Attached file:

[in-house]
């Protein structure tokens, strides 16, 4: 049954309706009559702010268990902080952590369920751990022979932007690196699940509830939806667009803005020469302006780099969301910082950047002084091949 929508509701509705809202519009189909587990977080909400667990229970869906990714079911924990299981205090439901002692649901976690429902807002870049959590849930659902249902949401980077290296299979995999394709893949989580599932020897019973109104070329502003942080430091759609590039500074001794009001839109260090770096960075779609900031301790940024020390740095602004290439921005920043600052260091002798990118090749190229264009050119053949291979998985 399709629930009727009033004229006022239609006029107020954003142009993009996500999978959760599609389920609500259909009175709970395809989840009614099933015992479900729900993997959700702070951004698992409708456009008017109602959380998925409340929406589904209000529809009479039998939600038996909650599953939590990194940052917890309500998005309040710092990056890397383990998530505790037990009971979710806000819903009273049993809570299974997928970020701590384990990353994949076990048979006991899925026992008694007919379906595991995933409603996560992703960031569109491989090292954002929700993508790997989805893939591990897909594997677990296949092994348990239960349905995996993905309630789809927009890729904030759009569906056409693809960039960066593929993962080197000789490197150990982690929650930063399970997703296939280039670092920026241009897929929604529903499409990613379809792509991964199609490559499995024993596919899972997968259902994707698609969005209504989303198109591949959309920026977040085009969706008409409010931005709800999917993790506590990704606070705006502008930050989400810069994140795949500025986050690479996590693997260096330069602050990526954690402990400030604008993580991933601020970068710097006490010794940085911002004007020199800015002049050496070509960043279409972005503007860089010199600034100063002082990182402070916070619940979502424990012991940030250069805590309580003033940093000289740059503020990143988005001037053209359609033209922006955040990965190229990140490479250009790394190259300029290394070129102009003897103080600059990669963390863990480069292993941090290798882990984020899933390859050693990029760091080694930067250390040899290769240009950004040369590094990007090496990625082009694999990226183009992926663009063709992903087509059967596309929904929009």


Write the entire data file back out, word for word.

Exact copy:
[in-house]
């Protein structure tokens, strides 16, 4: 049954309706009559702010268990902080952590369920751990022979932007690196699940509830939806667009803005020469302006780099969301910082950047002084091949 929508509701509705809202519009189909587990977080909400667990229970869906990714079911924990299981205090439901002692649901976690429902807002870049959590849930659902249902949401980077290296299979995999394709893949989580599932020897019973109104070329502003942080430091759609590039500074001794009001839109260090770096960075779609900031301790940024020390740095602004290439921005920043600052260091002798990118090749190229264009050119053949291979998985 399709629930009727009033004229006022239609006029107020954003142009993009996500999978959760599609389920609500259909009175709970395809989840009614099933015992479900729900993997959700702070951004698992409708456009008017109602959380998925409340929406589904209000529809009479039998939600038996909650599953939590990194940052917890309500998005309040710092990056890397383990998530505790037990009971979710806000819903009273049993809570299974997928970020701590384990990353994949076990048979006991899925026992008694007919379906595991995933409603996560992703960031569109491989090292954002929700993508790997989805893939591990897909594997677990296949092994348990239960349905995996993905309630789809927009890729904030759009569906056409693809960039960066593929993962080197000789490197150990982690929650930063399970997703296939280039670092920026241009897929929604529903499409990613379809792509991964199609490559499995024993596919899972997968259902994707698609969005209504989303198109591949959309920026977040085009969706008409409010931005709800999917993790506590990704606070705006502008930050989400810069994140795949500025986050690479996590693997260096330069602050990526954690402990400030604008993580991933601020970068710097006490010794940085911002004007020199800015002049050496070509960043279409972005503007860089010199600034100063002082990182402070916070619940979502424990012991940030250069805590309580003033940093000289740059503020990143988005001037053209359609033209922006955040990965190229990140490479250009790394190259300029290394070129102009003897103080600059990669963390863990480069292993941090290798882990984020899933390859050693990029760091080694930067250390040899290769240009950004040369590094990007090496990625082009694999990226183009992926663009063709992903087509059967596309929904929009």